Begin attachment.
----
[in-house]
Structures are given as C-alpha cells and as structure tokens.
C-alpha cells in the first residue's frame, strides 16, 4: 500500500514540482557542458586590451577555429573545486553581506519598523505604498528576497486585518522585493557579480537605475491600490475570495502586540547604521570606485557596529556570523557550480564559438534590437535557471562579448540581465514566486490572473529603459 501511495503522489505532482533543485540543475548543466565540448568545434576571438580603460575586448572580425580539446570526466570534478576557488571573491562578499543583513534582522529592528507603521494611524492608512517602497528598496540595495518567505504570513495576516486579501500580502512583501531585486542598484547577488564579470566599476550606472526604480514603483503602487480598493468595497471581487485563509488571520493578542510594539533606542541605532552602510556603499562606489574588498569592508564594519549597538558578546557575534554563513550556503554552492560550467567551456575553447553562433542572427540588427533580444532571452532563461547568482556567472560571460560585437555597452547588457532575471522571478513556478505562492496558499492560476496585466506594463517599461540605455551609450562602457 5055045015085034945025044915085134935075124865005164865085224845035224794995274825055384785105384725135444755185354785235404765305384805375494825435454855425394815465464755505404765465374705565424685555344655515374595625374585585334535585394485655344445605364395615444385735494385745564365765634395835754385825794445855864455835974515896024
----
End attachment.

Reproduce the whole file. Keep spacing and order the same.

[in-house]
Structures are given as C-alpha cells and as structure tokens.
C-alpha cells in the first residue's frame, strides 16, 4: 500500500514540482557542458586590451577555429573545486553581506519598523505604498528576497486585518522585493557579480537605475491600490475570495502586540547604521570606485557596529556570523557550480564559438534590437535557471562579448540581465514566486490572473529603459 501511495503522489505532482533543485540543475548543466565540448568545434576571438580603460575586448572580425580539446570526466570534478576557488571573491562578499543583513534582522529592528507603521494611524492608512517602497528598496540595495518567505504570513495576516486579501500580502512583501531585486542598484547577488564579470566599476550606472526604480514603483503602487480598493468595497471581487485563509488571520493578542510594539533606542541605532552602510556603499562606489574588498569592508564594519549597538558578546557575534554563513550556503554552492560550467567551456575553447553562433542572427540588427533580444532571452532563461547568482556567472560571460560585437555597452547588457532575471522571478513556478505562492496558499492560476496585466506594463517599461540605455551609450562602457 5055045015085034945025044915085134935075124865005164865085224845035224794995274825055384785105384725135444755185354785235404765305384805375494825435454855425394815465464755505404765465374705565424685555344655515374595625374585585334535585394485655344445605364395615444385735494385745564365765634395835754385825794445855864455835974515896024